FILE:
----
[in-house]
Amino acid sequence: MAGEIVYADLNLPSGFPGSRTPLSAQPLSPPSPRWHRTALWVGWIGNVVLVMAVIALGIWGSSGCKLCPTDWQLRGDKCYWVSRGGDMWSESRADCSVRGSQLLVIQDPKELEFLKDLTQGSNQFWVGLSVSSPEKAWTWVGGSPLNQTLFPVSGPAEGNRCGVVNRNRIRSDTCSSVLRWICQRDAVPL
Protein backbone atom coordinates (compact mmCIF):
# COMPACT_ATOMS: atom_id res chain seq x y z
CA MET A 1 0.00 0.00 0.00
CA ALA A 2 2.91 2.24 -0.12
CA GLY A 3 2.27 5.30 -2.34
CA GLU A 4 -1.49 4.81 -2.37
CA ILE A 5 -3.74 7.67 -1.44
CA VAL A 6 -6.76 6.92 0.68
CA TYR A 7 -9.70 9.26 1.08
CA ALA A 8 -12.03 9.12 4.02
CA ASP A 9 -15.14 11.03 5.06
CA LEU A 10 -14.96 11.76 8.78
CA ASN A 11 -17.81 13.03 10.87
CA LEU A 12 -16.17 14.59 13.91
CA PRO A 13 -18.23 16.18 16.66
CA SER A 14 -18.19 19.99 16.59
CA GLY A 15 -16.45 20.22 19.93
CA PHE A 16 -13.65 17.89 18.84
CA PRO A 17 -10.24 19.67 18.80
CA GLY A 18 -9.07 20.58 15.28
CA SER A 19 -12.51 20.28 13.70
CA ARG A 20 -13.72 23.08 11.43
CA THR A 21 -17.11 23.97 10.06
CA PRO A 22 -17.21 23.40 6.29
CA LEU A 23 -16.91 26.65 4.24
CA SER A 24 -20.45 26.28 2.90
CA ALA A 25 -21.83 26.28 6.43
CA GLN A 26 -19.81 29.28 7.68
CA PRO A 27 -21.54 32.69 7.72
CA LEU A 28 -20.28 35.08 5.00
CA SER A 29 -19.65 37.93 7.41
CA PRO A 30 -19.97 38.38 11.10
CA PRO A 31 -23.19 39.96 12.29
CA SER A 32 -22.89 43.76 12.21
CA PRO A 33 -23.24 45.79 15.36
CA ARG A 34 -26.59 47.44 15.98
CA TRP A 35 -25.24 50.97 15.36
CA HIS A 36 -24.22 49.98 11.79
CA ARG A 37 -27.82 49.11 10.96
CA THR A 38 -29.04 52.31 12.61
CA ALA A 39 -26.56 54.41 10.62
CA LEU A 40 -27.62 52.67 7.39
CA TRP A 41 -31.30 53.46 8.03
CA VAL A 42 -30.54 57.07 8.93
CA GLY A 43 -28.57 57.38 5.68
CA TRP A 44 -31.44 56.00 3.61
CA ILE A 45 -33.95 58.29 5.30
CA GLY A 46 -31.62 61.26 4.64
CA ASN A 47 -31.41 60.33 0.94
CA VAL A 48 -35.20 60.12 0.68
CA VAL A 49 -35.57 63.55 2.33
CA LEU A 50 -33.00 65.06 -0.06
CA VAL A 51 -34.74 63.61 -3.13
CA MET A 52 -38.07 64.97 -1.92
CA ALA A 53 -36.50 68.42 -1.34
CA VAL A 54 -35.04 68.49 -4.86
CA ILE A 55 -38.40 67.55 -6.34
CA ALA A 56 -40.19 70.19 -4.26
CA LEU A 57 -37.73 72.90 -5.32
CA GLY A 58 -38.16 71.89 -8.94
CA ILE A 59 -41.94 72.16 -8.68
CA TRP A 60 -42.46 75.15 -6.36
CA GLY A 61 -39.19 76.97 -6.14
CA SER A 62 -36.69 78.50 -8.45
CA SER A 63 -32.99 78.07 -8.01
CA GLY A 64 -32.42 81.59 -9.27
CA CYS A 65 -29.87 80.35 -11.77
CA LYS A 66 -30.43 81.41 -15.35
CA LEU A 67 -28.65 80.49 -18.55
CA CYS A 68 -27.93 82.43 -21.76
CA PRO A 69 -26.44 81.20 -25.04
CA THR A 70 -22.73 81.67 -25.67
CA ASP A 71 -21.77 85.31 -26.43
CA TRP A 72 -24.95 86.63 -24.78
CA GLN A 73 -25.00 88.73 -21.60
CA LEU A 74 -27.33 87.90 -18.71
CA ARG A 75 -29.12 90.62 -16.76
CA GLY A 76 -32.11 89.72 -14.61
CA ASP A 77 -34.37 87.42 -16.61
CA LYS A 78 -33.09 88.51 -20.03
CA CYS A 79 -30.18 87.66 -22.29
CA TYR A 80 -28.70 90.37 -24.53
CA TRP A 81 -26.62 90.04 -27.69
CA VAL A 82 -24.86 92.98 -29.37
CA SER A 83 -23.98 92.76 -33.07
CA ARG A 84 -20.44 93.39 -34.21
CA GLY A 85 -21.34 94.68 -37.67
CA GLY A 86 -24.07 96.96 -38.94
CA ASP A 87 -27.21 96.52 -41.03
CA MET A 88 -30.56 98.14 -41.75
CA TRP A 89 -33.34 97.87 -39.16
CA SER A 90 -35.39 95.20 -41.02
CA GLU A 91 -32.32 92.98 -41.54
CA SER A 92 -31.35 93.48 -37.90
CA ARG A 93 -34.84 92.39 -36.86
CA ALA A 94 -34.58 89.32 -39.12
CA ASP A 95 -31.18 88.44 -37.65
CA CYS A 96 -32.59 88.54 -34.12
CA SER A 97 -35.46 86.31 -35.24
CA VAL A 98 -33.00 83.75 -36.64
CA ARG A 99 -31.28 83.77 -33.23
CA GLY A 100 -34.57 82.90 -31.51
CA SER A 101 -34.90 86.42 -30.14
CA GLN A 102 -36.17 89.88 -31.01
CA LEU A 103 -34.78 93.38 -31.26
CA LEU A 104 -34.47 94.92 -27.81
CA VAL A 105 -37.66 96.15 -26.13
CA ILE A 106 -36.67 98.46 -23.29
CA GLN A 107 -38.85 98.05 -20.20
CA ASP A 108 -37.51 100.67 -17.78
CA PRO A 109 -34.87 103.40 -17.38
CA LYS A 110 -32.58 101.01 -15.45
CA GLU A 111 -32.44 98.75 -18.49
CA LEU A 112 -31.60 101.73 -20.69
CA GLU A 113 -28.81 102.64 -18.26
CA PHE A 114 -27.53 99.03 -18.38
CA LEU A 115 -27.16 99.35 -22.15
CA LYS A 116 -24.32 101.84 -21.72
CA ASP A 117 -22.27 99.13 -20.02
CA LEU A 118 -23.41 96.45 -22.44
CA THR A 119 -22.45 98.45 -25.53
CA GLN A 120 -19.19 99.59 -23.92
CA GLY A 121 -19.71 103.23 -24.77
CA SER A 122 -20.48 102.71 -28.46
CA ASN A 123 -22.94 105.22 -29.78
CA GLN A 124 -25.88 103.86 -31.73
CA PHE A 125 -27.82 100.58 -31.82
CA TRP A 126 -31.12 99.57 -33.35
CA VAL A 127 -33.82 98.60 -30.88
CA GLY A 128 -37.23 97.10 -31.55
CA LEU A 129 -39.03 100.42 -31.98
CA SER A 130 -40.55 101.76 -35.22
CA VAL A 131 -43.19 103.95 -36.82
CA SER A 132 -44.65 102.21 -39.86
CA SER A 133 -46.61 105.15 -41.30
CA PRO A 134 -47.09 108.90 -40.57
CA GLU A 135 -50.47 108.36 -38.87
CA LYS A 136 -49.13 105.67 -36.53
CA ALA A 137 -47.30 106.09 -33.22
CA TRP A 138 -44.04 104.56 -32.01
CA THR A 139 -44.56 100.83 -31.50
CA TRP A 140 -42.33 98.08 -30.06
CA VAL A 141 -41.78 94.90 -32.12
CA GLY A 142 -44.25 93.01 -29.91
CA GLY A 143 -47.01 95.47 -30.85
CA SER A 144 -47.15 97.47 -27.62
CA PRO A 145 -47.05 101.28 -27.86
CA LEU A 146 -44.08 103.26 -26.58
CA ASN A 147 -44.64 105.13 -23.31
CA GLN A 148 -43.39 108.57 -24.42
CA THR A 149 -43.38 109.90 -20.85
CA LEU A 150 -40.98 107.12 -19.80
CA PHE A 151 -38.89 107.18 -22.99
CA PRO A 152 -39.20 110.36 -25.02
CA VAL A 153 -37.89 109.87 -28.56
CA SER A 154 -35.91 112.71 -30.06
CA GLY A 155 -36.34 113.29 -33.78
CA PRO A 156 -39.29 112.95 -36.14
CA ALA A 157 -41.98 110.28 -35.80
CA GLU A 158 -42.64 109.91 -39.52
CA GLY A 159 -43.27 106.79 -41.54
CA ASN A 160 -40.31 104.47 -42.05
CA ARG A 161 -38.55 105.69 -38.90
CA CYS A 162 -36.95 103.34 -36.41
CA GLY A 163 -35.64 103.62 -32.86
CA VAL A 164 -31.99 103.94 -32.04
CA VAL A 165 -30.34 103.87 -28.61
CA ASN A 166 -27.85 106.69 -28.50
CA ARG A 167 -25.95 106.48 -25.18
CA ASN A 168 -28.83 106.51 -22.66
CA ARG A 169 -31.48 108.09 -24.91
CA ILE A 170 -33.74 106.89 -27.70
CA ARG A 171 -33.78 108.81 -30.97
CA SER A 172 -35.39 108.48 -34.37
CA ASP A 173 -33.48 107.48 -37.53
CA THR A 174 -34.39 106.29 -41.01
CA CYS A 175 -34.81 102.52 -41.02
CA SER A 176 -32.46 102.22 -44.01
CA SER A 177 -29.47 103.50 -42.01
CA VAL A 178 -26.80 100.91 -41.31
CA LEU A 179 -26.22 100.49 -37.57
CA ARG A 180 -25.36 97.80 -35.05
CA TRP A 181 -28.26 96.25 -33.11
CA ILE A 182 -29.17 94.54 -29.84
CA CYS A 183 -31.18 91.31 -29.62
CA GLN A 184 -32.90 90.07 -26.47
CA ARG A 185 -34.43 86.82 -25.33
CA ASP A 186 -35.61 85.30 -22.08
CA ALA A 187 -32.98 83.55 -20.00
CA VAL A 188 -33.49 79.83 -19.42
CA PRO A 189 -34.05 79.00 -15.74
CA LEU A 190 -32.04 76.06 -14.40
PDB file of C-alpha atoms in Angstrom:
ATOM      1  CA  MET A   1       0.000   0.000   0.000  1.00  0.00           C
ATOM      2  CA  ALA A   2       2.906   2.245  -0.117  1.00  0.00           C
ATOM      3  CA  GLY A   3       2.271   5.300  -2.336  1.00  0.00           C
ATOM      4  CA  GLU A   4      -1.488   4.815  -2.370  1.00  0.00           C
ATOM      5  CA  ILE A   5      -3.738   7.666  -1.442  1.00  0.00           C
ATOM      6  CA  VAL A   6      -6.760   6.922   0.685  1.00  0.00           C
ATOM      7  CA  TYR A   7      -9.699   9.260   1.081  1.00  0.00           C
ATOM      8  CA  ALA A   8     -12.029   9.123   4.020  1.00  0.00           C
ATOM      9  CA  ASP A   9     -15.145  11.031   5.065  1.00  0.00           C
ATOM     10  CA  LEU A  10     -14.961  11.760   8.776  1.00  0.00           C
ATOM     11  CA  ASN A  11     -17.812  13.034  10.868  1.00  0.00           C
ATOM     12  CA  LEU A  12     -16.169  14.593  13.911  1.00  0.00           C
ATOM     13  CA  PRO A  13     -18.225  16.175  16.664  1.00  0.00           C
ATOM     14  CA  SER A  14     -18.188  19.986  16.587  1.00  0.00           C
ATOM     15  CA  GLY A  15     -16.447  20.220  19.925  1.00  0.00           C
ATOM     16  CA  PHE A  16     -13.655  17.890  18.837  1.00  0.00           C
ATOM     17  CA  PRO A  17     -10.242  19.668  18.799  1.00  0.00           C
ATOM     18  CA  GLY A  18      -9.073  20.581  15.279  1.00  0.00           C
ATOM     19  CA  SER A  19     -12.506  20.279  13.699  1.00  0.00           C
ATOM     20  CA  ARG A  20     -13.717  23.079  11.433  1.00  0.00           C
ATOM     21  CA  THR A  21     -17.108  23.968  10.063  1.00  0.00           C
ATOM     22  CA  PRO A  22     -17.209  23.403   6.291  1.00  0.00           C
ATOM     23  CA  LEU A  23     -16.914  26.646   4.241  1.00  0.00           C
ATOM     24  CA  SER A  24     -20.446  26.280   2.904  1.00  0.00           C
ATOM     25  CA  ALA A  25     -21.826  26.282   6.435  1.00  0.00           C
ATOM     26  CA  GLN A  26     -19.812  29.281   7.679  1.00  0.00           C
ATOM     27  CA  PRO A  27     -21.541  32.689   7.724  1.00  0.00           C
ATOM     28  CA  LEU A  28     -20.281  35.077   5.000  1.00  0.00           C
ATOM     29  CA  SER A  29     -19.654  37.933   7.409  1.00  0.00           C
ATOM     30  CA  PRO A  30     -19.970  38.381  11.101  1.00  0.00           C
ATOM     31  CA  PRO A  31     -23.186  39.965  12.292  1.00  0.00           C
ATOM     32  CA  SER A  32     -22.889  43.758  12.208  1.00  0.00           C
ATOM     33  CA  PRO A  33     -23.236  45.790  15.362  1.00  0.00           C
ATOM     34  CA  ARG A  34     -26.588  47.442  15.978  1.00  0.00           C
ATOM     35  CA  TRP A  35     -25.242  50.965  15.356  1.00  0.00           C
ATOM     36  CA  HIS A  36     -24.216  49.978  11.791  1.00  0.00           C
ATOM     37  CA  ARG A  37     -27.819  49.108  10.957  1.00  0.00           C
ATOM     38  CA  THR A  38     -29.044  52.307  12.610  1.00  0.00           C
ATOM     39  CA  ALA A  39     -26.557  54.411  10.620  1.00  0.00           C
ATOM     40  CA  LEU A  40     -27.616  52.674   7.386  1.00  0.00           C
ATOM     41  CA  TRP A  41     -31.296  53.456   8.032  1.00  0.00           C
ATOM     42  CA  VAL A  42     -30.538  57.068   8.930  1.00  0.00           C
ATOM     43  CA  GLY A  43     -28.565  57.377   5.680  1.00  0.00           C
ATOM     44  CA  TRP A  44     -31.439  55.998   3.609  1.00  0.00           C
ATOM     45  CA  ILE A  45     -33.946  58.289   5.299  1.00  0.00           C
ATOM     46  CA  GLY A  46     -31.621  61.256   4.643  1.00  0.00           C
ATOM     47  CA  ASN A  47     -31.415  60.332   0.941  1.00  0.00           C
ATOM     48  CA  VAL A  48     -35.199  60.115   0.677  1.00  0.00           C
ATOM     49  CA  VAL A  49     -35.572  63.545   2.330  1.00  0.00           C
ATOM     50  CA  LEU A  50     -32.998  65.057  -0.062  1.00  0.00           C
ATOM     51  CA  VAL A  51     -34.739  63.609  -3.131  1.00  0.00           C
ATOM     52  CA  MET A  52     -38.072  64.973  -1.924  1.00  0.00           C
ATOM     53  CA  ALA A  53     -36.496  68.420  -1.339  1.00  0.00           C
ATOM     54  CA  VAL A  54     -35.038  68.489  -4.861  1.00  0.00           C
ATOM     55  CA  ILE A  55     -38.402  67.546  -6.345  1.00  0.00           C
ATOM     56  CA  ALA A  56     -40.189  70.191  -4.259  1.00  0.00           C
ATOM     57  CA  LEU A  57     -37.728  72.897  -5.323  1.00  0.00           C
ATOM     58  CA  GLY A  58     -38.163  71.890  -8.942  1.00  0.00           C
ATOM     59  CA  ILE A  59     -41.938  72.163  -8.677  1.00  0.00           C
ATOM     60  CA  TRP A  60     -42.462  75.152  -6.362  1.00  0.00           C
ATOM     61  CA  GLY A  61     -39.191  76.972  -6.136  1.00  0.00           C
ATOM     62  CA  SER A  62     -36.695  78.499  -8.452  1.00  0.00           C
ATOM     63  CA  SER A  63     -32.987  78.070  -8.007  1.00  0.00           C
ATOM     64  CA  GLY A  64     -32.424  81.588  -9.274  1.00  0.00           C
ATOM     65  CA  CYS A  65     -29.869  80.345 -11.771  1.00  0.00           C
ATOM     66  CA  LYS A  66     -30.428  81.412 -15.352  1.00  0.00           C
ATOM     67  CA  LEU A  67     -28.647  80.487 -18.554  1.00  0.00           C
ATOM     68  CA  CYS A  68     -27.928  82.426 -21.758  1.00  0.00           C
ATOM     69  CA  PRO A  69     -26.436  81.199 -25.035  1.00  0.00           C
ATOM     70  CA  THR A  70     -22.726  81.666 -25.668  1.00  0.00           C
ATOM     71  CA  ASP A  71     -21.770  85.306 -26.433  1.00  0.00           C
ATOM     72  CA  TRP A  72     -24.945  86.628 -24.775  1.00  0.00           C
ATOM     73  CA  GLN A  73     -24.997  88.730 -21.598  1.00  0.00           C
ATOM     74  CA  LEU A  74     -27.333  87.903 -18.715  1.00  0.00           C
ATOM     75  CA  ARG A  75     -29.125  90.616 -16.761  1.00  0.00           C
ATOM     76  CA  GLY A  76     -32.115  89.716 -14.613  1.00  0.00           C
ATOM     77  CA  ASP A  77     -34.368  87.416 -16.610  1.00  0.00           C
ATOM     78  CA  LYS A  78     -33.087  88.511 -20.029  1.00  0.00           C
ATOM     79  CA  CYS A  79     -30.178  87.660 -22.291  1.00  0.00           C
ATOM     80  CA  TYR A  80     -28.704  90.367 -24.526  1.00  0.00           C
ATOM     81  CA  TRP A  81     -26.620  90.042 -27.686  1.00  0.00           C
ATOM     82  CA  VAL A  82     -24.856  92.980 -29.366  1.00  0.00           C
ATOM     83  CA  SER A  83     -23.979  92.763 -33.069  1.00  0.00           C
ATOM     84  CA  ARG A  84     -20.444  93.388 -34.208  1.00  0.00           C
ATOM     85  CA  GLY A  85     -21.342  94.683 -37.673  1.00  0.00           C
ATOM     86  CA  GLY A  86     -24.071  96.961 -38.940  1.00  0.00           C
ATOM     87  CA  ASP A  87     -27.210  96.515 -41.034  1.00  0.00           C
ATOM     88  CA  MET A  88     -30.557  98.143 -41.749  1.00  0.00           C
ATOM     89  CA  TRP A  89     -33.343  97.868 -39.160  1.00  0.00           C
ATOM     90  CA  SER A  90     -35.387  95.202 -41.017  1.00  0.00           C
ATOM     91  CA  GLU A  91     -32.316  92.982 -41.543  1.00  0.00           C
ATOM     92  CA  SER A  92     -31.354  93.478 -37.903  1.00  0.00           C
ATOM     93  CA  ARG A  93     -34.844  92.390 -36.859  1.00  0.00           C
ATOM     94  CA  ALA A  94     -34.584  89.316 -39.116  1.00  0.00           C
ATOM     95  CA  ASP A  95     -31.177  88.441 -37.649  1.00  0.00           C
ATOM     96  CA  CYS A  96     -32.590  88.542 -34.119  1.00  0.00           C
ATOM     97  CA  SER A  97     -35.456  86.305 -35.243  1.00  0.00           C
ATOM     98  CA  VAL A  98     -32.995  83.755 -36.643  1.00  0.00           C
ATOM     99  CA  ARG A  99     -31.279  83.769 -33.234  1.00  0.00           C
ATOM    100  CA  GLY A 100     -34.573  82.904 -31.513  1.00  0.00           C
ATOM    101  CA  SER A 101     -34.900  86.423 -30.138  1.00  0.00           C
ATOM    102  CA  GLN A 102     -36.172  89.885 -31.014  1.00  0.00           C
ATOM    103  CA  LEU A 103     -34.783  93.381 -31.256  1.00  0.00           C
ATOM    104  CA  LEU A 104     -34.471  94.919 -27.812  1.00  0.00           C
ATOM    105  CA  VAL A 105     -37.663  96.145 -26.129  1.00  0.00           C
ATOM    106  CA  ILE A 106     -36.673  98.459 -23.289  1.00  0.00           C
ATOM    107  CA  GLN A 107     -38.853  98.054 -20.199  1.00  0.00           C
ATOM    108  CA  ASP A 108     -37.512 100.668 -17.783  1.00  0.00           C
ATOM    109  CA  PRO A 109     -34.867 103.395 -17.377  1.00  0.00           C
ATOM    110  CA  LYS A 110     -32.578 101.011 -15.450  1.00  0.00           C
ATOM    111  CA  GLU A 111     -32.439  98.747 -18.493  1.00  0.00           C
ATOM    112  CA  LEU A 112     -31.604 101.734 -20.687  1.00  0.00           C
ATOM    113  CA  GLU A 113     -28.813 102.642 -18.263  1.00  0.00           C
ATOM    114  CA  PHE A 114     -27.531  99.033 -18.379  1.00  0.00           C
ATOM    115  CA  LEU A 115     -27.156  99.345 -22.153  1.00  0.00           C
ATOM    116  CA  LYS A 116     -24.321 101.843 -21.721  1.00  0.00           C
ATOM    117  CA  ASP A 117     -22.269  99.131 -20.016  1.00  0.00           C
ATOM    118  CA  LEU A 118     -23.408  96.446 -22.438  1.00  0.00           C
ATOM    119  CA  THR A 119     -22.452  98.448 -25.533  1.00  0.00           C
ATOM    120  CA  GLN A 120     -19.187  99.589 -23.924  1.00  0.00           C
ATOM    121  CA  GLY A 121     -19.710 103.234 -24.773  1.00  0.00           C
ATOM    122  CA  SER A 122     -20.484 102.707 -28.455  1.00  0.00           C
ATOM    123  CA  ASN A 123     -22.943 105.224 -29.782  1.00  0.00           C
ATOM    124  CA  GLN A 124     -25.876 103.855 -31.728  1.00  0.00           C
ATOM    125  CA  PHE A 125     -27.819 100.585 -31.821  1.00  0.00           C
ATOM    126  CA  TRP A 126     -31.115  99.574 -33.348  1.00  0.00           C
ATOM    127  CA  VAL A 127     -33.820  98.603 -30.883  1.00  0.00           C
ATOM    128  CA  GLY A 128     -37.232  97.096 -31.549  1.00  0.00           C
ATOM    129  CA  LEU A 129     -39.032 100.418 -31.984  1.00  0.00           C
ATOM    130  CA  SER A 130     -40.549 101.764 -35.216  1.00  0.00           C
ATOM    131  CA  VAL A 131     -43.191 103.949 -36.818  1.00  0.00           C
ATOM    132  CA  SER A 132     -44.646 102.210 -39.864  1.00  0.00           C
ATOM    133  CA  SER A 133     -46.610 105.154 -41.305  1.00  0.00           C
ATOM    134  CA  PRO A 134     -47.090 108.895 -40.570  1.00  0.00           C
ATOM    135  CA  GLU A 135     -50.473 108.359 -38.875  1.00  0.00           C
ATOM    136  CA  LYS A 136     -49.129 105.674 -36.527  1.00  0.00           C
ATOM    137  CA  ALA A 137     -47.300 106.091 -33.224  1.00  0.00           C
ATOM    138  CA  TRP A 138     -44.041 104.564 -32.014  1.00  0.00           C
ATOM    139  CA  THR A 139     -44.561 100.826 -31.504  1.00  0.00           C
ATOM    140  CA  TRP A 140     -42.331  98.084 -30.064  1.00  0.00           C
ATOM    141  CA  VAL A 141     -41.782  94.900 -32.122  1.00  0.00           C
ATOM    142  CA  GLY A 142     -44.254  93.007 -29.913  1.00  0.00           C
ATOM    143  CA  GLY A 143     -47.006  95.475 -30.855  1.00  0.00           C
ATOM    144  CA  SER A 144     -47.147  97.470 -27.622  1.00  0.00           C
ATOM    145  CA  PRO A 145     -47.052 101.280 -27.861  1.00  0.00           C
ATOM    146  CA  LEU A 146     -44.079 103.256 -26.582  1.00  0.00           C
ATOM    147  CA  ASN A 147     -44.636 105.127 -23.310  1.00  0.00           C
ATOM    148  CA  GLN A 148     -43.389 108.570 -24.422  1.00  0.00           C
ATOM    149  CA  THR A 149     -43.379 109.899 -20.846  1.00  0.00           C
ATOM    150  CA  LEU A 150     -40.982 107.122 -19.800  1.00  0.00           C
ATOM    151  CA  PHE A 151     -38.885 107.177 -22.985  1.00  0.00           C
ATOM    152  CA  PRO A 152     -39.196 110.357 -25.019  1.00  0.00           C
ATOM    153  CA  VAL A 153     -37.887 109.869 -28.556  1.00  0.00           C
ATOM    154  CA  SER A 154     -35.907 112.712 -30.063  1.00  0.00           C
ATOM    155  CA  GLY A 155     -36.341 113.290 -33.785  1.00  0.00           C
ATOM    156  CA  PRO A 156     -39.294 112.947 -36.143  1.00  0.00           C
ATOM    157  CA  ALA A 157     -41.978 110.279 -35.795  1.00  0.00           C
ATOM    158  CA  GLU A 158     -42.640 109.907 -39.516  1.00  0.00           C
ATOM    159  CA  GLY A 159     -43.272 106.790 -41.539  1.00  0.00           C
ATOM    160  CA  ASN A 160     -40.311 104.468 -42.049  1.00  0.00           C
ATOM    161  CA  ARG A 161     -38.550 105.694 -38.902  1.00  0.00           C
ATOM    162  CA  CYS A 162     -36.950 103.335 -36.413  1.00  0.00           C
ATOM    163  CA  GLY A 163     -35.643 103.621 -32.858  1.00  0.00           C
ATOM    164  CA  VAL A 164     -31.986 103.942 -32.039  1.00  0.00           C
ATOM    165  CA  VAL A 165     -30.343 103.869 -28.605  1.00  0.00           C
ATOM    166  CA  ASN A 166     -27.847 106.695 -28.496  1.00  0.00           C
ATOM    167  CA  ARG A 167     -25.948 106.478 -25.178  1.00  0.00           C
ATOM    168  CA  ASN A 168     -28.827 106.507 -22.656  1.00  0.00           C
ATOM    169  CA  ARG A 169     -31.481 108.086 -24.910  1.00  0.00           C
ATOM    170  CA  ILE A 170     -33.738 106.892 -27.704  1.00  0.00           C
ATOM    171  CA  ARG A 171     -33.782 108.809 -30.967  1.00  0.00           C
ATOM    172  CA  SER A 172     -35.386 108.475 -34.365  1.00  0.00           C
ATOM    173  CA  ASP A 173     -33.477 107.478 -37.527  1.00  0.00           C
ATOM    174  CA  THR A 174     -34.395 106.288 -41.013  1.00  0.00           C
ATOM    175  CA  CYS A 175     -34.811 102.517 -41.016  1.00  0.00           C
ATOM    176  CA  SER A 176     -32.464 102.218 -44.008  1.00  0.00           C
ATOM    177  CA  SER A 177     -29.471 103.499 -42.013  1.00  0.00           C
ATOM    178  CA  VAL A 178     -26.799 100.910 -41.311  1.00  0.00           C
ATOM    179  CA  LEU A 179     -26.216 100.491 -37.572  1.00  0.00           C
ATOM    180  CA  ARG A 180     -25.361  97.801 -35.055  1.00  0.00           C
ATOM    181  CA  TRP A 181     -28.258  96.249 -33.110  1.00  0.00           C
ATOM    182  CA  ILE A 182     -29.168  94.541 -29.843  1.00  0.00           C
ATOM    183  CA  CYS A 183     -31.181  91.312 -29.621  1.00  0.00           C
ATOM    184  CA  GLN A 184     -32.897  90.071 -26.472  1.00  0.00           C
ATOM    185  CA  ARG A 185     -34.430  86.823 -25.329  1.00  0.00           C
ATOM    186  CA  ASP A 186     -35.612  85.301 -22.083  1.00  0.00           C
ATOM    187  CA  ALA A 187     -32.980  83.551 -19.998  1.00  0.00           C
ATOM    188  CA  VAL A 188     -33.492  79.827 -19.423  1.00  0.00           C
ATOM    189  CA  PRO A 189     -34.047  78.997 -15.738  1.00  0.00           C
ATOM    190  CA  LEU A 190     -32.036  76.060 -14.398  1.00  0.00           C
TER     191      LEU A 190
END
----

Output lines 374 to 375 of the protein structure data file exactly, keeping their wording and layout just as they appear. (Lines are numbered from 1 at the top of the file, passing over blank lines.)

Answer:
ATOM    179  CA  LEU A 179     -26.216 100.491 -37.572  1.00  0.00           C
ATOM    180  CA  ARG A 180     -25.361  97.801 -35.055  1.00  0.00           C